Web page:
Adobe Flash is technically gone, with Adobe having stopped development on it on December 30, 2020. This means that none of the major browsers – Chrome, Edge, Safari, Firefox – support it any more. You can forget about Flash videos, Flash games, vintage Flash sites – the whole lot.
Why did this happen, and what do you do if you really need to access Flash content later? Is there any browser with Flash support still around, or at least a suitable alternative available? Let’s find out.
Why has Flash gone away?
Sunsetting Flash was largely a security-driven move. Flash was once the standard for videos, games, and other Web content, but it was terrifically vulnerable to exploits, thanks to the way it used memory and other issues. Another issue was its difficulty integrating with mobile technology due both to its tendency to suck power and its lack of support on both iOS and Android.
Keeping a piece of mostly-desktop software with more holes than a spaghetti strainer patched and somewhat safe was, as you can imagine, kind of a headache. Once other standards, like HTML5 and WebGL, became more functional and widely supported on both desktop and mobile, Flash’s days were numbered.
Will I still be able to access Flash content?
Since the start of 2021, accessing any remaining Flash content on the Web will still be possible, but it’ll take some work. Up-to-date browsers are no longer able to load Flash, but truly desperate Flash fans could use an older version of a browser, block it from auto-updating, and use it only for Flash content.
Of course, that comes with its own security issues, so do this at your own risk and take precautions like running it in a sandbox and only visiting sites you trust. Alternatively, there may still be a browser or two out there (Firefox/Chromium forks) that offers Flash support in some form, so finding that may also help.
Of course, with Flash effectively off the Web, sites that offer Flash-based content are now redundant. If there’s any Flash content you really want to save, you’ll need to use an old version of a browser that still supports Flash, download the Flash file (SWF) and use a desktop Flash player (like SWF File Player) to open it.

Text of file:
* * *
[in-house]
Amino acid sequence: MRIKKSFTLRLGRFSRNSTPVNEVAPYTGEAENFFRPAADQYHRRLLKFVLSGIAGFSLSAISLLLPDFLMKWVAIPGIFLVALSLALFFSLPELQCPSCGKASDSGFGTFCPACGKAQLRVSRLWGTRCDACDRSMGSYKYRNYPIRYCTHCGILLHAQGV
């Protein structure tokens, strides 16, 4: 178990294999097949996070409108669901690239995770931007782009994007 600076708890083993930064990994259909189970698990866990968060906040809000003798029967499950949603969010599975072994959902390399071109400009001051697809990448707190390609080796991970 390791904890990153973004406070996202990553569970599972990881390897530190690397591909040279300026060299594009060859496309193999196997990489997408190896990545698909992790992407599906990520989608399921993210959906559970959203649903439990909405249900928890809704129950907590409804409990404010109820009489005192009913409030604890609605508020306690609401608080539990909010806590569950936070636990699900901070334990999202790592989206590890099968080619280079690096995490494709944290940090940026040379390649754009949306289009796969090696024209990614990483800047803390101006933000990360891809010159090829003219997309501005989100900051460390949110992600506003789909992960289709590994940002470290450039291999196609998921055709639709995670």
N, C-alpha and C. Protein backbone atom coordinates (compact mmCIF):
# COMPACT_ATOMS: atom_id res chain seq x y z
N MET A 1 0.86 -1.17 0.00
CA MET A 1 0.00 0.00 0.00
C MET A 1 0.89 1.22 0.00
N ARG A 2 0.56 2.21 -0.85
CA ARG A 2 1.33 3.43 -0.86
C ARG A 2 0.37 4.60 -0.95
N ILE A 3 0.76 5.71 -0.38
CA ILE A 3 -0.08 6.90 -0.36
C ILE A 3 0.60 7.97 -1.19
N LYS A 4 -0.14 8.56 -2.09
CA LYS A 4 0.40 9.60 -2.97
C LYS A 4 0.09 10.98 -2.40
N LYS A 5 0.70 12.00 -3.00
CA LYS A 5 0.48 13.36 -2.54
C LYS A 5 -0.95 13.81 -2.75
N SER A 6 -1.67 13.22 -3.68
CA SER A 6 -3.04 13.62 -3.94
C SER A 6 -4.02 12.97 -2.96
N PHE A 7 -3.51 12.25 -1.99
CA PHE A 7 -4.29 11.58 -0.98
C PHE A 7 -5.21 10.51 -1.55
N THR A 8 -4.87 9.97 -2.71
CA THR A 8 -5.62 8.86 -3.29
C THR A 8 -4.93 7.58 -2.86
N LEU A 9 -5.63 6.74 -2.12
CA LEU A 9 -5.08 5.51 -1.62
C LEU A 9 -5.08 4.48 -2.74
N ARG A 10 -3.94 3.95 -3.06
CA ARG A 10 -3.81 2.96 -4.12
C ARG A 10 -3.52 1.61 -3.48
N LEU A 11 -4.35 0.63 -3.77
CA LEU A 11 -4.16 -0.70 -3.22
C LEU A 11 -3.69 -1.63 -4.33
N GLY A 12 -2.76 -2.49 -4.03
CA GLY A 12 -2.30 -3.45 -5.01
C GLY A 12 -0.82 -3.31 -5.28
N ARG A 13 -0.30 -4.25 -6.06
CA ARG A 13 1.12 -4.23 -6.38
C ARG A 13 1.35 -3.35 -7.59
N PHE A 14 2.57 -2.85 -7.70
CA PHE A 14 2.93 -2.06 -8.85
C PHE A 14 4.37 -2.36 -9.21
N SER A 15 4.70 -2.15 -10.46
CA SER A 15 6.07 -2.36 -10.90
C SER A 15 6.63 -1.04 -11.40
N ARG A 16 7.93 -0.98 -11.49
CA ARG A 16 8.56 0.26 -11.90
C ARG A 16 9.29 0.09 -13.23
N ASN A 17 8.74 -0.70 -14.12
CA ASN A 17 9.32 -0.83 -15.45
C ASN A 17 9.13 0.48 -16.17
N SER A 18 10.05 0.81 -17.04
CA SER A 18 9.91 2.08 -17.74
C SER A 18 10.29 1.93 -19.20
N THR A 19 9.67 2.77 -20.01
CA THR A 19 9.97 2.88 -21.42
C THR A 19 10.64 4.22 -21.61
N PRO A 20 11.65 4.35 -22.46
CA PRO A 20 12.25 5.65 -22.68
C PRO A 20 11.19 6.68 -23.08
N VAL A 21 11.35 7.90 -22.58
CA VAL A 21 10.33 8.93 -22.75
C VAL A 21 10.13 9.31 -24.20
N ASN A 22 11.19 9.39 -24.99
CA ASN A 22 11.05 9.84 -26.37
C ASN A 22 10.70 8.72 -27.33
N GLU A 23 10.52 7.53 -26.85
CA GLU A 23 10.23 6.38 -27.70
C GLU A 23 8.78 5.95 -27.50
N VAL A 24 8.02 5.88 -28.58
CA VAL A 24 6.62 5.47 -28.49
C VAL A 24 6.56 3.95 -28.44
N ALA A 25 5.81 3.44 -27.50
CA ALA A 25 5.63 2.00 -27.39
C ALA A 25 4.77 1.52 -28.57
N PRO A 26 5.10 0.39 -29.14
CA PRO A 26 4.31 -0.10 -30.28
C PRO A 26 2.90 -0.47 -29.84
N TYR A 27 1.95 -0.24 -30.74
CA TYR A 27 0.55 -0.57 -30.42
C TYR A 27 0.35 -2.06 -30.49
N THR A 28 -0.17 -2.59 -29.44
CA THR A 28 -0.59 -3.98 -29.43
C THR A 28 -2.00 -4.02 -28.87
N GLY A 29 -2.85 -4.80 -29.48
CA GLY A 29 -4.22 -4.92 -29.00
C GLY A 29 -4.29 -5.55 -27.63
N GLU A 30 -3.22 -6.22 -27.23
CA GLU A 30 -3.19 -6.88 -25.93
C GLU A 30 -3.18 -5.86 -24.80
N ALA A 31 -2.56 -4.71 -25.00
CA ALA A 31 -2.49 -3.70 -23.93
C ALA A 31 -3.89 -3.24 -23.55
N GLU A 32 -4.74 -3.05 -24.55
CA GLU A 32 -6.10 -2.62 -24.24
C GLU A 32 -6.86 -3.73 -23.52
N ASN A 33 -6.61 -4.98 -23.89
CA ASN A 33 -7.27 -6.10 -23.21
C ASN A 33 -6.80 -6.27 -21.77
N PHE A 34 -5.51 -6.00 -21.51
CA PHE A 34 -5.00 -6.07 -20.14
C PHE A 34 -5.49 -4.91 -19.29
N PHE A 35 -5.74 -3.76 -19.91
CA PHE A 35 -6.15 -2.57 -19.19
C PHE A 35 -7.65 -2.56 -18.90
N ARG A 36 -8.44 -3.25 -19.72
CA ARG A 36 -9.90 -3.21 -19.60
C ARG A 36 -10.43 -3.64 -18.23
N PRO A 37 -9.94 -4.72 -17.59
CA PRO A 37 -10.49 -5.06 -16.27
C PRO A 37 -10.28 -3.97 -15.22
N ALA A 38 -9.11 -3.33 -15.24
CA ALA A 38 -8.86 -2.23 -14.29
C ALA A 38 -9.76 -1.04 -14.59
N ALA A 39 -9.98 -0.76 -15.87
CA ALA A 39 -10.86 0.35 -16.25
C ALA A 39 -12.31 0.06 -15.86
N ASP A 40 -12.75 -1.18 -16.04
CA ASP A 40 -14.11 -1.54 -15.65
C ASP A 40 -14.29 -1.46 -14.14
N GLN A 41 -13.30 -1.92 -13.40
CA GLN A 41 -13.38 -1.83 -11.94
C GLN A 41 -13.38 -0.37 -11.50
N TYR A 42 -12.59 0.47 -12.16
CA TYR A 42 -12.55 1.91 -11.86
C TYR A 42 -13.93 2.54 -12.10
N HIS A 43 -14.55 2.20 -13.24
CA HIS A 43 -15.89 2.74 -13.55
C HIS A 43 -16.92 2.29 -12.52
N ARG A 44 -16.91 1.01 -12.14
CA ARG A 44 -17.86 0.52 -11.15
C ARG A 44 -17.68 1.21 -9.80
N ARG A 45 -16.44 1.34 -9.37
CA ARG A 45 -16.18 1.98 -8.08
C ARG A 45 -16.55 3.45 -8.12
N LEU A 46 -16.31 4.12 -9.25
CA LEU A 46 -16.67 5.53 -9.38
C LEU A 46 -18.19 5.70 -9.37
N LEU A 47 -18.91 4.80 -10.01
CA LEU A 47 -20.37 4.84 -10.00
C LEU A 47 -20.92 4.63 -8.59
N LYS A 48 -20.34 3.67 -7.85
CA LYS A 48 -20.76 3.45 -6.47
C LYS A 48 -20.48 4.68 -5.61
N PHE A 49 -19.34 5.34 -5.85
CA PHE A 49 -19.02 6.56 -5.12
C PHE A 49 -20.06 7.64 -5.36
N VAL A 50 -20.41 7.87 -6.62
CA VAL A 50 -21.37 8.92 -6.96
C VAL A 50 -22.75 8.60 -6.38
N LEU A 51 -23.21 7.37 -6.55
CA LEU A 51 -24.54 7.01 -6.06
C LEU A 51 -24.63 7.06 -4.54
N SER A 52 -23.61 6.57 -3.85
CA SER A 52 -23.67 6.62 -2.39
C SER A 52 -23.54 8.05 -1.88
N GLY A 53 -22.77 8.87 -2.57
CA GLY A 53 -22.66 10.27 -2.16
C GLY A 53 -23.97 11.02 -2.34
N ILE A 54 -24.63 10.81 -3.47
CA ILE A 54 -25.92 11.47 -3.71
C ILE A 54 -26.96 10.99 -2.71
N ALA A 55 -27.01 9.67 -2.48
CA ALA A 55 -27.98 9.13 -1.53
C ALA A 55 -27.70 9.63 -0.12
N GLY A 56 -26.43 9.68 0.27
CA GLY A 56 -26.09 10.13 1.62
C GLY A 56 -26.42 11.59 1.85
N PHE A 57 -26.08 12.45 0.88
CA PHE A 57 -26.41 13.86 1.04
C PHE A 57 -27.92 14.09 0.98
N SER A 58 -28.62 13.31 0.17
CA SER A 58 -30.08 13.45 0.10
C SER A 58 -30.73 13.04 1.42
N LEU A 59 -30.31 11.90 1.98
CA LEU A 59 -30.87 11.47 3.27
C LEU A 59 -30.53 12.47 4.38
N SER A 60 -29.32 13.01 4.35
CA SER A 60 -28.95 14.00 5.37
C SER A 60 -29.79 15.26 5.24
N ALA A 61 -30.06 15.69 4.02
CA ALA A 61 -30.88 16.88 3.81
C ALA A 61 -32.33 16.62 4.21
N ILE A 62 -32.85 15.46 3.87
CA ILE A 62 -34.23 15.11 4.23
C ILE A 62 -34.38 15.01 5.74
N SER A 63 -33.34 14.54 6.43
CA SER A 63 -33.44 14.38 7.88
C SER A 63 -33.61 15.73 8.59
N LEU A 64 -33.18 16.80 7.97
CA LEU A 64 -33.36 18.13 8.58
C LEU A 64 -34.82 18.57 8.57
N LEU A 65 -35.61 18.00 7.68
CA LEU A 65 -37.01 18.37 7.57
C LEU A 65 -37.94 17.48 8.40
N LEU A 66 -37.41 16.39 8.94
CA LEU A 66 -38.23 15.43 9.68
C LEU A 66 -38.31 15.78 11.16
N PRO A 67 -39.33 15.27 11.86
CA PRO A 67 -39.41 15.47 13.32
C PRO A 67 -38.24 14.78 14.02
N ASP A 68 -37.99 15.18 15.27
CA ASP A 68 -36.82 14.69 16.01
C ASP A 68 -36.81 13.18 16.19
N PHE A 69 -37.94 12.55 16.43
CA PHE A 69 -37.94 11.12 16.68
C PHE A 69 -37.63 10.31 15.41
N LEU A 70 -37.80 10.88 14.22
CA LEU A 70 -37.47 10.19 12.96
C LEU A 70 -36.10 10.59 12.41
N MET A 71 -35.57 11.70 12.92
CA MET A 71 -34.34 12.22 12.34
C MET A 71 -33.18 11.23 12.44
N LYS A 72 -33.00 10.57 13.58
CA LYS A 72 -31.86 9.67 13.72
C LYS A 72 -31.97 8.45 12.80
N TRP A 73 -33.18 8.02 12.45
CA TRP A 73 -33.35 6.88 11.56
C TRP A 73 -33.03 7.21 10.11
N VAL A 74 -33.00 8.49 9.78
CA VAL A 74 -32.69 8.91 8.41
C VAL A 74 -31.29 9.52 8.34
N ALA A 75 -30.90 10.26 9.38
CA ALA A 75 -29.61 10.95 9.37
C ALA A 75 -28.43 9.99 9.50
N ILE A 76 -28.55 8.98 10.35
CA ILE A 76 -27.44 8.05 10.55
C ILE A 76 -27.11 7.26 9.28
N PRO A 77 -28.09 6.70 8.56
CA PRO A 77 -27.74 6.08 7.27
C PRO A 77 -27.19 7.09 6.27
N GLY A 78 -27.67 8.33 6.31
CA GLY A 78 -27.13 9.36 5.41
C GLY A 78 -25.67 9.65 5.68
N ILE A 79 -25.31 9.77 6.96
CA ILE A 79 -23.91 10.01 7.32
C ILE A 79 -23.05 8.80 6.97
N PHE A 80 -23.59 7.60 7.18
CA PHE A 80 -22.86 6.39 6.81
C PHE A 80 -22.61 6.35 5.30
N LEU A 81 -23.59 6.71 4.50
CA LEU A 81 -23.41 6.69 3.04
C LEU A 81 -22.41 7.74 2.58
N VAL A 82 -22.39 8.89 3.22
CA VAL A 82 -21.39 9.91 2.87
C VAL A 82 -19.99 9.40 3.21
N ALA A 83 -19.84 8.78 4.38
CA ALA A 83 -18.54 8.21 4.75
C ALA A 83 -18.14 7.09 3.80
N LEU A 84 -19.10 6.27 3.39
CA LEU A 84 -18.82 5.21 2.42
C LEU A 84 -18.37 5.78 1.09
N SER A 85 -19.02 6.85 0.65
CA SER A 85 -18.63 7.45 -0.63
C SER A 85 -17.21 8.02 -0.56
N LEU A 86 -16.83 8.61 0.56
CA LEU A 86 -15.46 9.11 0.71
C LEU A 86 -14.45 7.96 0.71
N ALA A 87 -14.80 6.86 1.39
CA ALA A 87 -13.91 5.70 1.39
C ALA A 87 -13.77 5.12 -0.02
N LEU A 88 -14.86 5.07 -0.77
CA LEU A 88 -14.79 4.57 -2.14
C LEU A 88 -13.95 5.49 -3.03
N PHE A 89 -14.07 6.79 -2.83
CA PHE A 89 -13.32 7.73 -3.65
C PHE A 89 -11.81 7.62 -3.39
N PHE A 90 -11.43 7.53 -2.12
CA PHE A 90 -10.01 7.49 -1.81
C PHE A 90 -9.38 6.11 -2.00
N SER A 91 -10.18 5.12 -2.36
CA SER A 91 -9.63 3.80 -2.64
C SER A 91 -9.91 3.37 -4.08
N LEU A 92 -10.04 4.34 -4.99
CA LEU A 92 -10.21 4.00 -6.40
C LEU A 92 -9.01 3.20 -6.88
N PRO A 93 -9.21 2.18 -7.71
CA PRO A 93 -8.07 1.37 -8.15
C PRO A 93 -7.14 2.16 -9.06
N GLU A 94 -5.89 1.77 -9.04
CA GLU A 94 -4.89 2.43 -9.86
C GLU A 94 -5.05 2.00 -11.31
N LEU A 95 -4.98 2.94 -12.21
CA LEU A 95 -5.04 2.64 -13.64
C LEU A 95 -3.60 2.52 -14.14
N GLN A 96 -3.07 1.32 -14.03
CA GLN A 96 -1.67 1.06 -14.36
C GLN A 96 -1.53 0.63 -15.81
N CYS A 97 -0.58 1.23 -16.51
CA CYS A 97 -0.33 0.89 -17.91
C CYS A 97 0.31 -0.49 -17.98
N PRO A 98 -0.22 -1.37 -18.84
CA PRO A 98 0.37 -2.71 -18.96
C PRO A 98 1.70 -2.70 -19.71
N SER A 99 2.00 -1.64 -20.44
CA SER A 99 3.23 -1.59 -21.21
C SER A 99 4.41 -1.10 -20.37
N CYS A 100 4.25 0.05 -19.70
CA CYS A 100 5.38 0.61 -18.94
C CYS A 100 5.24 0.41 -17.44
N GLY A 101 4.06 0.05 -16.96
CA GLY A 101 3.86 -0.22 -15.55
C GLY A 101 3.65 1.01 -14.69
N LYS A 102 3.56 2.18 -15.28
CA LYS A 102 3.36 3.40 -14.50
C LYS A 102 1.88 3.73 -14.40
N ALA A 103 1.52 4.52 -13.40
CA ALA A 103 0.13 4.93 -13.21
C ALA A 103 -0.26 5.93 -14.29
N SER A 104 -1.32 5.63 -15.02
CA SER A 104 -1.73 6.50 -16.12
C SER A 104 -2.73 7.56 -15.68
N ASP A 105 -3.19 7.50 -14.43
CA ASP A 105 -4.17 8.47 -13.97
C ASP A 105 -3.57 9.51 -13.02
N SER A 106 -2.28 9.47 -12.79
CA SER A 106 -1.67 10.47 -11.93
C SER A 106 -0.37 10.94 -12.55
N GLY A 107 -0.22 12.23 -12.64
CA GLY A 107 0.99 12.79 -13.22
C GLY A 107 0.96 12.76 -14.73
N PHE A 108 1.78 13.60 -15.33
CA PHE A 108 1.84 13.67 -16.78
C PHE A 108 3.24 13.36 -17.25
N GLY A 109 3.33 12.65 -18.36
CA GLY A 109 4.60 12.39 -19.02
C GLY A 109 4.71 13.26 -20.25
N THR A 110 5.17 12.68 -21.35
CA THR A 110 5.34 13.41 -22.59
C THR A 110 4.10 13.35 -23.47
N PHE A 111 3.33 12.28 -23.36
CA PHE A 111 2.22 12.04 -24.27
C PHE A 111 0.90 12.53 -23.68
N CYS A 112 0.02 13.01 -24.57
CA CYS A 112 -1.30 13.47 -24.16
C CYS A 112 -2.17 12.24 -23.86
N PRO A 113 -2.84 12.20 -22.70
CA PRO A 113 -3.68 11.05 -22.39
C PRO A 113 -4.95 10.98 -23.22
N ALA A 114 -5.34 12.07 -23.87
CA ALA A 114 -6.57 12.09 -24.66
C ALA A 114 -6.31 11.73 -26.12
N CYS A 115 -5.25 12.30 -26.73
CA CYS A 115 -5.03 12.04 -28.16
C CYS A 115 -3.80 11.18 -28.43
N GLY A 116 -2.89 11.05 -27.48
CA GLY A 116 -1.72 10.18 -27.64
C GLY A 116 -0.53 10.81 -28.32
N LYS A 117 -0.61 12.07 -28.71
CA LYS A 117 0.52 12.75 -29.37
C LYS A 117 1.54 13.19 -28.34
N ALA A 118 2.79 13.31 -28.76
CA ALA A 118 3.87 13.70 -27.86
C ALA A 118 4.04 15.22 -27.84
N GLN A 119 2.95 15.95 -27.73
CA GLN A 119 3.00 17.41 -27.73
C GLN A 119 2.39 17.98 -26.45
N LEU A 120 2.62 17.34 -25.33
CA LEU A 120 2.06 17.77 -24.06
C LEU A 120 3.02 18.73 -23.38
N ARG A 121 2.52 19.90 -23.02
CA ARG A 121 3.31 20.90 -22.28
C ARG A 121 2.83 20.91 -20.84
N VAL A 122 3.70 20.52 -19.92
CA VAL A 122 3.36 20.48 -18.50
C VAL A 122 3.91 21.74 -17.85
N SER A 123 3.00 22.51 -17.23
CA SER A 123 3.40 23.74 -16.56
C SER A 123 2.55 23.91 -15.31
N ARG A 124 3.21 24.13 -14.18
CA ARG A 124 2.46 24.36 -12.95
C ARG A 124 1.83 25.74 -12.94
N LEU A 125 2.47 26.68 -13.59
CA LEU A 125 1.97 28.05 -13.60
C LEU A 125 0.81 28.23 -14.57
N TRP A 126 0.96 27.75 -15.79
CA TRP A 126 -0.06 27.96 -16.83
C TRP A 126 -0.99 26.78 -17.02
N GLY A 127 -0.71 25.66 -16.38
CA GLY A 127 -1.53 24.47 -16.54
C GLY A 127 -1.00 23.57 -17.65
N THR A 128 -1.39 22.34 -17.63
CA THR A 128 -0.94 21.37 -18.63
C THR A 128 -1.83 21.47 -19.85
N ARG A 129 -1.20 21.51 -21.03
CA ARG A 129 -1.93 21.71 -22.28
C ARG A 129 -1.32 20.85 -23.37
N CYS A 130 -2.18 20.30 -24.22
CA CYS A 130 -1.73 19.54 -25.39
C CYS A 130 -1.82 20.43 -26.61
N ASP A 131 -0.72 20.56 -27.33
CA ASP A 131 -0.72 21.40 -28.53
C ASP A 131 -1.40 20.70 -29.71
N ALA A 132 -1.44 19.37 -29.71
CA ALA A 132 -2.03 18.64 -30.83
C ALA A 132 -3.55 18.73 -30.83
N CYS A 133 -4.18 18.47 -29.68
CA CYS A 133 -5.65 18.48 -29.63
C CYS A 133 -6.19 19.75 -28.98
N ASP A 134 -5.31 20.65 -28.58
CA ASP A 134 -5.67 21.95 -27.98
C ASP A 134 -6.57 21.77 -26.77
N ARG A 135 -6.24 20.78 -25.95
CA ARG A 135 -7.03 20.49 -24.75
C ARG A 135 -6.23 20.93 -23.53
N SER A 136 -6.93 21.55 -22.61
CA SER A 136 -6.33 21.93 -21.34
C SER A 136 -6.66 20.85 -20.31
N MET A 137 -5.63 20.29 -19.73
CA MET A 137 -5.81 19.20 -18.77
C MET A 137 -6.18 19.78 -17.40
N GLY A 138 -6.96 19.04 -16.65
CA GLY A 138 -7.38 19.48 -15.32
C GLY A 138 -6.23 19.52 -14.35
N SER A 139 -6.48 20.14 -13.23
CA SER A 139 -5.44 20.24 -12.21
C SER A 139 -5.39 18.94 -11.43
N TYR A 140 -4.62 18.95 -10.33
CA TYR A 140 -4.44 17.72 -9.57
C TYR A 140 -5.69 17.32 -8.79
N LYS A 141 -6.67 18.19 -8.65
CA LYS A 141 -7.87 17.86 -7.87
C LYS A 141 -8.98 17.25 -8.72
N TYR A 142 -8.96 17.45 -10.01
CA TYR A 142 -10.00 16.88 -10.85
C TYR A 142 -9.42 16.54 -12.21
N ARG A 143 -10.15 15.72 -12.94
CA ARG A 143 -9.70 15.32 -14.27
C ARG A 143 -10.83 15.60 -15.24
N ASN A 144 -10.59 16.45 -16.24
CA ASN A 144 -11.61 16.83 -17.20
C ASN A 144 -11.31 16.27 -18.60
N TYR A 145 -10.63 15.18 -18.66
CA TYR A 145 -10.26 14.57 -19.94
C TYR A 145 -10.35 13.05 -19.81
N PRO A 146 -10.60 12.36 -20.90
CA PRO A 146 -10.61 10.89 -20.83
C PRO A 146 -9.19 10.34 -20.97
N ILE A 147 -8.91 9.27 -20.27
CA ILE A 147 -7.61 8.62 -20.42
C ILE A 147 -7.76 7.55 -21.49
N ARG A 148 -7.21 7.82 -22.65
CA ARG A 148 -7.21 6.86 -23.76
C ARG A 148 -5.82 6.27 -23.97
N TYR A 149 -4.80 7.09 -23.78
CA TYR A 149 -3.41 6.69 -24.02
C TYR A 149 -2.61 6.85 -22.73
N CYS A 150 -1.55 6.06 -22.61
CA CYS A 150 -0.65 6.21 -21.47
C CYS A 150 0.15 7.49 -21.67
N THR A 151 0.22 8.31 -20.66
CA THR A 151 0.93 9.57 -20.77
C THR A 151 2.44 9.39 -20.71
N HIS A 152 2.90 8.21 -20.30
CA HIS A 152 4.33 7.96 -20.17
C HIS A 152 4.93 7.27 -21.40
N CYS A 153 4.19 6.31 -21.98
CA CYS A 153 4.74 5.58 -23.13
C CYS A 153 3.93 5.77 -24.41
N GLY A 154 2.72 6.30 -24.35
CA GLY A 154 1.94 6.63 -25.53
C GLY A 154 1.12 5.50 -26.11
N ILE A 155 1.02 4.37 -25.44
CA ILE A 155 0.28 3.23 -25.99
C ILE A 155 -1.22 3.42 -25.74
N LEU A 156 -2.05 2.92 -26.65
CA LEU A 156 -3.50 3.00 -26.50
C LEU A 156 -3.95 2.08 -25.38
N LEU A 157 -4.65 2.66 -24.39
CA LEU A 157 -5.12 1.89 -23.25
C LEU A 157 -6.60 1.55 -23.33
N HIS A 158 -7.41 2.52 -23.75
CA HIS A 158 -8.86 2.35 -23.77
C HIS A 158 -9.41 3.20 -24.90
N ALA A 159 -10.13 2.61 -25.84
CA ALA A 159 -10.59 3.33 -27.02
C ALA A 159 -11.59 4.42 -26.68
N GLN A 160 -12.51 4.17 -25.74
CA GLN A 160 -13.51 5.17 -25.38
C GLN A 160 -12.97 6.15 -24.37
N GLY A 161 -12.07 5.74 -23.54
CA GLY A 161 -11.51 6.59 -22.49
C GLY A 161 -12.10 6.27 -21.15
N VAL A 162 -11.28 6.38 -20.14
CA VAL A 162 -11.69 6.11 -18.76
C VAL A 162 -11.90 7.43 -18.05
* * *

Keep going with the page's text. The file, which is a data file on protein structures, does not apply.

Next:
This approach could be time-consuming and technical if you’re trying to save all of your favorite content, though.
The best option you’ll probably find for accessing this stuff is Flashpoint, an ongoing project to archive and distribute the Web’s Flash content.
Thousands of games and animations have now been catalogued and are available for you to download and play as you like, so chances are good that you won’t even need to go manually back up the game you were afraid would disappear. If something isn’t on their list of content, you can always contribute to the community and add it yourself.
A Flash in the Pan
A lot of Flash-based content has either already been updated to use a modern standard like HTML5, WebGL, or Unity. If it hasn’t been updated, it’s ceased to be usable. There are workarounds to access your favorite Flash content (the best of which is Flashpoint), but for the most part, the world has now moved on.
Another problematic piece of software is Windows itself, so see our guide on how to fix Windows 10 update problems. If you’re still using Windows 8 or 8.1, should you consider upgrading? To refine your web-browsing, you should also head over to our list of the best Chrome flags.
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